1. ATTENTION returning members. If you are coming here from the old forum for the first time, you will need to reset you password. However, we had an email problem getting password reset links set out to a lot of the email addresses. That problem is temporarily rectified but IF you still have an issue, email me direct at info@thebuildingcodeforum.com and I will give you a temporary password.
    Dismiss Notice
  2. Welcome to the new and improved Building Code Forum. We appreciate you being here and hope that you are getting the information that you need concerning all codes of the building trades. This is a free forum to the public due to the generosity of the Sawhorses, Corporate Supporters and Supporters who have upgraded their accounts. If you would like to have improved access to the forum please upgrade to Sawhorse by clicking here: Upgrades
    Dismiss Notice

Box Fill Exercise (sharpen your skills)

Discussion in 'Electrical Codes' started by jar546, Sep 21, 2018.

Tags:
  1. jar546

    jar546 *****istrator

    Joined:
    Oct 16, 2009
    Messages:
    5,831
    Likes Received:
    281
    Alright, here we go!

    You have a 4" square metal junction box 2-1/8" deep with NO integral clamps. An 1-1/2" extension ring is added to the box.

    The box has 6 cable assemblies that terminate inside the box with the following wires:

    2- 12/2 with ground MC cables
    3- 12/2 with ground, 16/2 MC-LED cables
    1- cable assembly from Emergency Light mini-inverter

    The above is broken down as follows:

    5- 12 awg equipment grounds
    1- 18 awg equipment ground (from EL mini inverter)

    5- 12 awg neutrals

    5- 12 awg hots

    6- 16 awg LED dimmer control wires

    11- 18 awg emergency light inverter wires (12-1=11 equip gnd grouped above)

    FYI, the extension ring is not marked with cubic inch capacity.


    There are no devices in the box, just the wires, ground screw, extension ring and cover plate.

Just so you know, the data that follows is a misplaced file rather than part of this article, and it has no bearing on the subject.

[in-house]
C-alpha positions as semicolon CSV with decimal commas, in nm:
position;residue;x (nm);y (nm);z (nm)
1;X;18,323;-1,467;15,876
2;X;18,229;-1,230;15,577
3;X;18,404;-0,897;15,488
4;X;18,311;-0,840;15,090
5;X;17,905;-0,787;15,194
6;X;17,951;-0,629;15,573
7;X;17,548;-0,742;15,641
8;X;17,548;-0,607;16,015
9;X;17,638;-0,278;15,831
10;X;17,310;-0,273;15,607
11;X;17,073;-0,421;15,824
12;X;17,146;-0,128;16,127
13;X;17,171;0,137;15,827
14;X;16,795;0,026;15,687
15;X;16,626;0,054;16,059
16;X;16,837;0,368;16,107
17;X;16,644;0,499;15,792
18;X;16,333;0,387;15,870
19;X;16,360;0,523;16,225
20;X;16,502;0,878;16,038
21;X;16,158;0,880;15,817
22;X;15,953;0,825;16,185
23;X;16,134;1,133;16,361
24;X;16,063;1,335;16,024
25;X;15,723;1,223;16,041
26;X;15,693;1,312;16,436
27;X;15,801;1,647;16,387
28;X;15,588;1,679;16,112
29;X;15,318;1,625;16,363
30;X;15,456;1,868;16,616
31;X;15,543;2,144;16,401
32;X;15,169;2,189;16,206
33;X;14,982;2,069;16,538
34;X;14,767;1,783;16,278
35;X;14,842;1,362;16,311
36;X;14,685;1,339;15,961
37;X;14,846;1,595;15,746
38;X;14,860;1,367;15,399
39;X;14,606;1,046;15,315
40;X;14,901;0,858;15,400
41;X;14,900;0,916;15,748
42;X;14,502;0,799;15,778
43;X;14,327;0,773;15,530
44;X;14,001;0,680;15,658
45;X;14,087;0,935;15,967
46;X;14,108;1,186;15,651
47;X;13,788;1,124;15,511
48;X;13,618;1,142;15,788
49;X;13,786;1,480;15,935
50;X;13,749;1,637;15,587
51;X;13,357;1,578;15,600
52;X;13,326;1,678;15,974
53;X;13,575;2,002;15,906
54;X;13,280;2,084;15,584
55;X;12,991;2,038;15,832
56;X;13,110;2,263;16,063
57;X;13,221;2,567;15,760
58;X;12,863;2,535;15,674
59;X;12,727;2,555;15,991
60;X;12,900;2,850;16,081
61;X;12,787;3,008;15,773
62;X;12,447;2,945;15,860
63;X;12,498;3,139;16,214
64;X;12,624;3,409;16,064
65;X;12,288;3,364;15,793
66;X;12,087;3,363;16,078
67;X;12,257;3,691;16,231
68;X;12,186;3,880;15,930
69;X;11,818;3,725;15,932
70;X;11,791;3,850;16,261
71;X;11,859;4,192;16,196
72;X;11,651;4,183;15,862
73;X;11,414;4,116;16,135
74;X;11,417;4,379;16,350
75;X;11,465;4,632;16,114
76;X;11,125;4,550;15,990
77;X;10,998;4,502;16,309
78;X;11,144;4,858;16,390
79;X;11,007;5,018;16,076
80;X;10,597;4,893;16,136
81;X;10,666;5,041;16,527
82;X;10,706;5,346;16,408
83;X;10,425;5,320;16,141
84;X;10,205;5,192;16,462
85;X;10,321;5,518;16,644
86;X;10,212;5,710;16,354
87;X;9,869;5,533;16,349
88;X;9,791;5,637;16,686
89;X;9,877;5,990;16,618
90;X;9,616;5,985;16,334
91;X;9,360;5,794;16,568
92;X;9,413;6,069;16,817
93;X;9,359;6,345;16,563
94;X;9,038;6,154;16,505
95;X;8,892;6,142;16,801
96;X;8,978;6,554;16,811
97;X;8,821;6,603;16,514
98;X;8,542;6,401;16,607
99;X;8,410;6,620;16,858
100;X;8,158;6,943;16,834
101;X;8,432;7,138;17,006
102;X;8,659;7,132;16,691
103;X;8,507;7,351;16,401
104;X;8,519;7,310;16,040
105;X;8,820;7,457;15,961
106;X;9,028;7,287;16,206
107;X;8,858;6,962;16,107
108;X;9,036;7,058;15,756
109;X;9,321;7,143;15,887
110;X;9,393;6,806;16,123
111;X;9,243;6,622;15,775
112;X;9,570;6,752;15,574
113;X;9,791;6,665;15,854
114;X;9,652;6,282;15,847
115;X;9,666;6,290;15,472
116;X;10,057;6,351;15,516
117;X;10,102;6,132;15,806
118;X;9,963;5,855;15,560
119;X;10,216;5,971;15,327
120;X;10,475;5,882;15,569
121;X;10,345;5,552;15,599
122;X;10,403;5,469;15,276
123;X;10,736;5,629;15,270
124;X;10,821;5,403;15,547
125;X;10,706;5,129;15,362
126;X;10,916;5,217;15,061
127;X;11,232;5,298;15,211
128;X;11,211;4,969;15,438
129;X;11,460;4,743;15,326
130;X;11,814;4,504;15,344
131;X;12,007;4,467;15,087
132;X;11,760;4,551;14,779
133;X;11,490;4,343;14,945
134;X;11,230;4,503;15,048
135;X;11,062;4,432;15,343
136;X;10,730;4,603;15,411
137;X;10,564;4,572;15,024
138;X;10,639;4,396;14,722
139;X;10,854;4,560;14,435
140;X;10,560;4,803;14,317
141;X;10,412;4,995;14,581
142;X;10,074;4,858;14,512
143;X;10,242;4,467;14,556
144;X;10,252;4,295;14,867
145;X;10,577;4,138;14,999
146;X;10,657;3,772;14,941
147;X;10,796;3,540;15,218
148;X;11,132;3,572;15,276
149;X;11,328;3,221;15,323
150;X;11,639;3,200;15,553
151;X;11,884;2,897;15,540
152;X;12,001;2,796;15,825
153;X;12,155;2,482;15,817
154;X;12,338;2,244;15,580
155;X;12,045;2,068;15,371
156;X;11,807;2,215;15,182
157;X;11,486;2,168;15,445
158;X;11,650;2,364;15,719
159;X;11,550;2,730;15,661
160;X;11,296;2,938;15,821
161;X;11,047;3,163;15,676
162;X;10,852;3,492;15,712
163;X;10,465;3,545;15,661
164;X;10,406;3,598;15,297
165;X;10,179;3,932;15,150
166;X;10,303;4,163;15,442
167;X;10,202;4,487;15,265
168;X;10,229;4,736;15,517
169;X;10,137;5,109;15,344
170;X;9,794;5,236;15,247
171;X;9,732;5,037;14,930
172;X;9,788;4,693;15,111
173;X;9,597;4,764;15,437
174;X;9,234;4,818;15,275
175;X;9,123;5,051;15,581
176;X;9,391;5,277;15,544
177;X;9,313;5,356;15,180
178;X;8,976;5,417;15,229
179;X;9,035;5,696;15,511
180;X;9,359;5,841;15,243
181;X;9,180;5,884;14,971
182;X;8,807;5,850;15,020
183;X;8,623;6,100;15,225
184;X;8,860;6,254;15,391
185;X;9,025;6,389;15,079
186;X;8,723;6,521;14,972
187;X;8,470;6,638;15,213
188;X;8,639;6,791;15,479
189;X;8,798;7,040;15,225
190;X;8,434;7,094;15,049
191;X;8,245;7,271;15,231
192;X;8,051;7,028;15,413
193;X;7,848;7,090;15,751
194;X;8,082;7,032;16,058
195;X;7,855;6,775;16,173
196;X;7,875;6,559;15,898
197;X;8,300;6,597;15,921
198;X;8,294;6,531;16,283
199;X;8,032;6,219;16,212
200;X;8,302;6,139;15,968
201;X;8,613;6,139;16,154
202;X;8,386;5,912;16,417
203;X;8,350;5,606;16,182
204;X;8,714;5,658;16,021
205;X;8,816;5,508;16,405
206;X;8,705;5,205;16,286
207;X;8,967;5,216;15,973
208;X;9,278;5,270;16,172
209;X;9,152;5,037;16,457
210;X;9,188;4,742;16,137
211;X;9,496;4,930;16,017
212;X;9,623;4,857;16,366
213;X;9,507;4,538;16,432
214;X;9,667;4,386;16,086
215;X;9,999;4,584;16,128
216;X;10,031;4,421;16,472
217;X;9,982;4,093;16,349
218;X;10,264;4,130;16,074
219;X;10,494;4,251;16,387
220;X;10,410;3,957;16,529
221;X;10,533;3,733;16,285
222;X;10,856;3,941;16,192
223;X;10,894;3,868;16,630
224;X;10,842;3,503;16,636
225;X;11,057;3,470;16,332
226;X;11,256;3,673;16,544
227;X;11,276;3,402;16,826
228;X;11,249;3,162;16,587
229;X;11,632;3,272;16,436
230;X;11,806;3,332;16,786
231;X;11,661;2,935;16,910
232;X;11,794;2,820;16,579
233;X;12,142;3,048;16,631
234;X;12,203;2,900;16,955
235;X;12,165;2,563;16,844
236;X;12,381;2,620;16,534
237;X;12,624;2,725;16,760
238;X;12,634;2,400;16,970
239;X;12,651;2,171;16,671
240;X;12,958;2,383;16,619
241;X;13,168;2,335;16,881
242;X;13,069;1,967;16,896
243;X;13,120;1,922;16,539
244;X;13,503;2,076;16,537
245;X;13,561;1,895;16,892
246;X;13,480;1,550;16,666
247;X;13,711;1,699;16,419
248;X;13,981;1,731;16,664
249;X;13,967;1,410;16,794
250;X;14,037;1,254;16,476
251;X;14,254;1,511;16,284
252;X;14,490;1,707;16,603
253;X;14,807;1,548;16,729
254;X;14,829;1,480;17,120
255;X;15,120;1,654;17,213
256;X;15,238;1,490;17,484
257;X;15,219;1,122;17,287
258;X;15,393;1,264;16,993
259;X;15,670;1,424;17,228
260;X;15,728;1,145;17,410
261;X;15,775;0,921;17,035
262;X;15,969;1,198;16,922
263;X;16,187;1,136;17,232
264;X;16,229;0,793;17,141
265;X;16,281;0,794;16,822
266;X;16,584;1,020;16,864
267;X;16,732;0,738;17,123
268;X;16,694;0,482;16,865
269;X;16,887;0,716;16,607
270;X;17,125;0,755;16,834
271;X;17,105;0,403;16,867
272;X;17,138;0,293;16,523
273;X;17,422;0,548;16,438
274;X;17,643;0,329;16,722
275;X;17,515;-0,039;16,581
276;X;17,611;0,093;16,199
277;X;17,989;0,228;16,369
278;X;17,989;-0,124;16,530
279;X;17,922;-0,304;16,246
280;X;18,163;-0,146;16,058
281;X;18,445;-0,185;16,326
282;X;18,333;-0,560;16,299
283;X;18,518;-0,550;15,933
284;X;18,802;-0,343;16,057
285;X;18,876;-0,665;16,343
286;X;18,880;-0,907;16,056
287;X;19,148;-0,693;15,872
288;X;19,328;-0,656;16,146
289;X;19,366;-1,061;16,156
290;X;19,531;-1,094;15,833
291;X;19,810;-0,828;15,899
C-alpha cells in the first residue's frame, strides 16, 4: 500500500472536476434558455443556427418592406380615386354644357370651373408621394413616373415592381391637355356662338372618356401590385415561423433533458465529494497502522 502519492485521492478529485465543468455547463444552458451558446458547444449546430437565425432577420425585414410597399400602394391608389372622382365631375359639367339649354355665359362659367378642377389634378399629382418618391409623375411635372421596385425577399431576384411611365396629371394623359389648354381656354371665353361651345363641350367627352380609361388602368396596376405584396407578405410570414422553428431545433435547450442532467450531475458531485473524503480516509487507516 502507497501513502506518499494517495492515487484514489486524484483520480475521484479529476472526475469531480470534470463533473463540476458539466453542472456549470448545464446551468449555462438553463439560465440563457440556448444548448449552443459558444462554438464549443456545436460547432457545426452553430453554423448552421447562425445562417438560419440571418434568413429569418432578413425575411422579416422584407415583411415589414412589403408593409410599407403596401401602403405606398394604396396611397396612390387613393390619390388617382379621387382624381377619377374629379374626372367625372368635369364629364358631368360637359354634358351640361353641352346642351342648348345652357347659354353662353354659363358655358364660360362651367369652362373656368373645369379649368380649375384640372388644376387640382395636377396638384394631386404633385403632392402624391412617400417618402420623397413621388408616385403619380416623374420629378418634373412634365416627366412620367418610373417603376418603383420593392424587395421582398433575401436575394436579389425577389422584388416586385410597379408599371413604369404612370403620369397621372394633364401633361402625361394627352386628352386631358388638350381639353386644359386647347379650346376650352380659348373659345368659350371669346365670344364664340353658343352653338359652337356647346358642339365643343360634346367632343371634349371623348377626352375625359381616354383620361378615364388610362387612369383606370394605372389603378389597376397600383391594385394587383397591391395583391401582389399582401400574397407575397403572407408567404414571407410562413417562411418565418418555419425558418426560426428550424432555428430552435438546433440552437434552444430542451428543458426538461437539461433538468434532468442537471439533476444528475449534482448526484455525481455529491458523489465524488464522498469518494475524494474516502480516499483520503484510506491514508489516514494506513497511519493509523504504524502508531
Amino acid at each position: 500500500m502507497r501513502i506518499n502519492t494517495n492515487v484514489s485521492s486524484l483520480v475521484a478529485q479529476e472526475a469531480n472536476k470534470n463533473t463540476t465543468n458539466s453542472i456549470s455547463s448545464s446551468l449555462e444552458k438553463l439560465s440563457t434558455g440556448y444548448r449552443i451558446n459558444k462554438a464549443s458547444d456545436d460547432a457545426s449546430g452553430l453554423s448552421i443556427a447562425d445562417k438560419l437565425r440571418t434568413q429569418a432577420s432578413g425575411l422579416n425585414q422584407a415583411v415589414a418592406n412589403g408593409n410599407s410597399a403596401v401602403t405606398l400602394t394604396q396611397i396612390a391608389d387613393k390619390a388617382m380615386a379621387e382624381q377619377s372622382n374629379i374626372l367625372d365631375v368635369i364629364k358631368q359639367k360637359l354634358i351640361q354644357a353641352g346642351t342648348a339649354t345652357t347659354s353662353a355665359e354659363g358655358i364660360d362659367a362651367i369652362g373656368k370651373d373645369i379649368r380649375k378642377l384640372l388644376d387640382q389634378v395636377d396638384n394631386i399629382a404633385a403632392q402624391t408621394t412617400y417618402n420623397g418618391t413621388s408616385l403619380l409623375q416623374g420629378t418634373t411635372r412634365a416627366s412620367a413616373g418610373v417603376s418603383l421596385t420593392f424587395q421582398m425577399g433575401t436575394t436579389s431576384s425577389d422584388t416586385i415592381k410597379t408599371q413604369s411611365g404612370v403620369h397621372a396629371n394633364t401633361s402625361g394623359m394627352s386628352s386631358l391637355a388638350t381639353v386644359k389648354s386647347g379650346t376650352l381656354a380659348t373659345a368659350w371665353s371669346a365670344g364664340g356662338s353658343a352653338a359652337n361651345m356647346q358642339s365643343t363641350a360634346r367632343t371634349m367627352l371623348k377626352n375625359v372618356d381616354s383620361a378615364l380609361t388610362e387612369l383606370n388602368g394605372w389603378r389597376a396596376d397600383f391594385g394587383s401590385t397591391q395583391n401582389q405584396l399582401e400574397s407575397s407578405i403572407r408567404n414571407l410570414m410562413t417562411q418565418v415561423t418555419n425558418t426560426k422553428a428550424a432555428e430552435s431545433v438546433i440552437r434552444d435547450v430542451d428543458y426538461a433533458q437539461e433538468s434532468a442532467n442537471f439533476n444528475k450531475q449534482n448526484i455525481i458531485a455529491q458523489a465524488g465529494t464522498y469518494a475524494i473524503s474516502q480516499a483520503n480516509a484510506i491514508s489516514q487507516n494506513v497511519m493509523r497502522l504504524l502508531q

Is there adequate space in the setup as described for box fill?
     
    #1 jar546, Sep 21, 2018
    Last edited: Sep 22, 2018
  2. RJJ

    RJJ Platinum Member

    Joined:
    Oct 17, 2009
    Messages:
    2,935
    Likes Received:
    56
  3. jar546

    jar546 *****istrator

    Joined:
    Oct 16, 2009
    Messages:
    5,831
    Likes Received:
    281
    Wow, just one taker on this one?

    No one does electrical inspections? The could easily happen in a residence too.
     
  4. ICE

    ICE Sawhorse

    Joined:
    Jun 23, 2011
    Messages:
    7,675
    Likes Received:
    671
    Can I get a picture?
     
  5. jar546

    jar546 *****istrator

    Joined:
    Oct 16, 2009
    Messages:
    5,831
    Likes Received:
    281
    No Sir. You have all the information that you need.
     
  6. Pcinspector1

    Pcinspector1 Platinum Member

    Joined:
    Oct 28, 2009
    Messages:
    2,524
    Likes Received:
    244
    If I understand the Q.

    NO, not enough room even when I buy the extension ring for your project. Need approx. 53.25 volume

    30.3 (4x2-1/8") + (22.5 RACO 1-1/2"extension ring) = 52.8 *No devises.

    Did you measure the box, if it's a 4-11/16" x 2-1/8" = (42.0) volume + ext ring 22.5 = 64.5 you'd be good
     
    jar546 likes this.
  7. jar546

    jar546 *****istrator

    Joined:
    Oct 16, 2009
    Messages:
    5,831
    Likes Received:
    281
    No sir, it is a 4" square box, not a 4-11/16" but if that were the case we would be good.

    So here is the question, RACO does list that extension ring as 22.5 BUT it is not embossed on the ring itself, therefore you have to take the same cubic inches as listed for a box that size which is 21. I think you are off a little on you calculation for what you do need. Actually, you are off a little on that........
     
  8. Pcinspector1

    Pcinspector1 Platinum Member

    Joined:
    Oct 28, 2009
    Messages:
    2,524
    Likes Received:
    244
    Jar, from the response, the inspection of boxes must not be a high priority or its not an issue until the inspector see's some abnormal amount of wiring in a box. Calculating the components is far more complicated than I thought and appreciate the exercise you posted. I diffidently wouldn't go to court with my calcs!

    According to EC&M, there is 1) Conductor volume, 2) Cable clamp Volume, 3)Support fitting volume, 4) Device yoke volume and 5) Equipment-grounding conductor volume that has to be calculated.

    And then the box and ring allowable volume.

    I'd be curious how other inspectors are alerted to box overfill, like when you see several conduits entering a box, like 4,5 or 6 conduits, do you start to have convolutions and drop your coffee cup?
     
    jar546 likes this.

Share This Page